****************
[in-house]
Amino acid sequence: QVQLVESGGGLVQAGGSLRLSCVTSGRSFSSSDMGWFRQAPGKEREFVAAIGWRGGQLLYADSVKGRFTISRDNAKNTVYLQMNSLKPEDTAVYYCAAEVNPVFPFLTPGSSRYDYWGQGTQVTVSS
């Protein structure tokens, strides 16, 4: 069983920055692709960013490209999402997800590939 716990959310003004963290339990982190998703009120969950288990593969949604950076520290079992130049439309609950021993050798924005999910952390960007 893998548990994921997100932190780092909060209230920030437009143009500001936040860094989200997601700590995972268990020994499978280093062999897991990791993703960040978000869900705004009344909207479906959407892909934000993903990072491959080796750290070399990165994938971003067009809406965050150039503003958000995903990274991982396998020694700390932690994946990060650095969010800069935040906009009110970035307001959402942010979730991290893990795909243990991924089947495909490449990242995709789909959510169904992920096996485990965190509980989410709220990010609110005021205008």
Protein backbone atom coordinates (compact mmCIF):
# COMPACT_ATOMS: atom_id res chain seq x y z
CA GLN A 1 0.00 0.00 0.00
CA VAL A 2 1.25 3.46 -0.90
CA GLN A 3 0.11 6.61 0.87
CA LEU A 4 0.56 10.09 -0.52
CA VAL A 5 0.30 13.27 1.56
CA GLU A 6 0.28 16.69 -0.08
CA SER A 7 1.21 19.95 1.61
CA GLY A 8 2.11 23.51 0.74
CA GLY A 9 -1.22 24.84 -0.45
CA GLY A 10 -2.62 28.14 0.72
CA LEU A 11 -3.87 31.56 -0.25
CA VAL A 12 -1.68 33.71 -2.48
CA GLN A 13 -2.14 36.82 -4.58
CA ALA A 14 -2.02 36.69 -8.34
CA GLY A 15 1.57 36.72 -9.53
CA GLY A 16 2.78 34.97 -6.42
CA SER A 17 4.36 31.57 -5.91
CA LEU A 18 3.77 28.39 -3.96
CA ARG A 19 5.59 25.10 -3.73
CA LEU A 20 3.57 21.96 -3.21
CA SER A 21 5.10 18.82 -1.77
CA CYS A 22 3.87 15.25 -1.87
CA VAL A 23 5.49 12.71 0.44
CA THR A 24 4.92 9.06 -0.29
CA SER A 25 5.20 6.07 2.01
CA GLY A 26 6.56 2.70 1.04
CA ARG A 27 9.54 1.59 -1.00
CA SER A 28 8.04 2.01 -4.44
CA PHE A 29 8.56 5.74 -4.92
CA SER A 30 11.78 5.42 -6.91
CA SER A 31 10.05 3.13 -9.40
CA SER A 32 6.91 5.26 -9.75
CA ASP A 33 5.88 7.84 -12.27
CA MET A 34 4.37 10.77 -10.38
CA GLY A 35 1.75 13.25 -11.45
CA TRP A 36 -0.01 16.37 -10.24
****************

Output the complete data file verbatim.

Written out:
[in-house]
Amino acid sequence: QVQLVESGGGLVQAGGSLRLSCVTSGRSFSSSDMGWFRQAPGKEREFVAAIGWRGGQLLYADSVKGRFTISRDNAKNTVYLQMNSLKPEDTAVYYCAAEVNPVFPFLTPGSSRYDYWGQGTQVTVSS
């Protein structure tokens, strides 16, 4: 069983920055692709960013490209999402997800590939 716990959310003004963290339990982190998703009120969950288990593969949604950076520290079992130049439309609950021993050798924005999910952390960007 893998548990994921997100932190780092909060209230920030437009143009500001936040860094989200997601700590995972268990020994499978280093062999897991990791993703960040978000869900705004009344909207479906959407892909934000993903990072491959080796750290070399990165994938971003067009809406965050150039503003958000995903990274991982396998020694700390932690994946990060650095969010800069935040906009009110970035307001959402942010979730991290893990795909243990991924089947495909490449990242995709789909959510169904992920096996485990965190509980989410709220990010609110005021205008």
Protein backbone atom coordinates (compact mmCIF):
# COMPACT_ATOMS: atom_id res chain seq x y z
CA GLN A 1 0.00 0.00 0.00
CA VAL A 2 1.25 3.46 -0.90
CA GLN A 3 0.11 6.61 0.87
CA LEU A 4 0.56 10.09 -0.52
CA VAL A 5 0.30 13.27 1.56
CA GLU A 6 0.28 16.69 -0.08
CA SER A 7 1.21 19.95 1.61
CA GLY A 8 2.11 23.51 0.74
CA GLY A 9 -1.22 24.84 -0.45
CA GLY A 10 -2.62 28.14 0.72
CA LEU A 11 -3.87 31.56 -0.25
CA VAL A 12 -1.68 33.71 -2.48
CA GLN A 13 -2.14 36.82 -4.58
CA ALA A 14 -2.02 36.69 -8.34
CA GLY A 15 1.57 36.72 -9.53
CA GLY A 16 2.78 34.97 -6.42
CA SER A 17 4.36 31.57 -5.91
CA LEU A 18 3.77 28.39 -3.96
CA ARG A 19 5.59 25.10 -3.73
CA LEU A 20 3.57 21.96 -3.21
CA SER A 21 5.10 18.82 -1.77
CA CYS A 22 3.87 15.25 -1.87
CA VAL A 23 5.49 12.71 0.44
CA THR A 24 4.92 9.06 -0.29
CA SER A 25 5.20 6.07 2.01
CA GLY A 26 6.56 2.70 1.04
CA ARG A 27 9.54 1.59 -1.00
CA SER A 28 8.04 2.01 -4.44
CA PHE A 29 8.56 5.74 -4.92
CA SER A 30 11.78 5.42 -6.91
CA SER A 31 10.05 3.13 -9.40
CA SER A 32 6.91 5.26 -9.75
CA ASP A 33 5.88 7.84 -12.27
CA MET A 34 4.37 10.77 -10.38
CA GLY A 35 1.75 13.25 -11.45
CA TRP A 36 -0.01 16.37 -10.24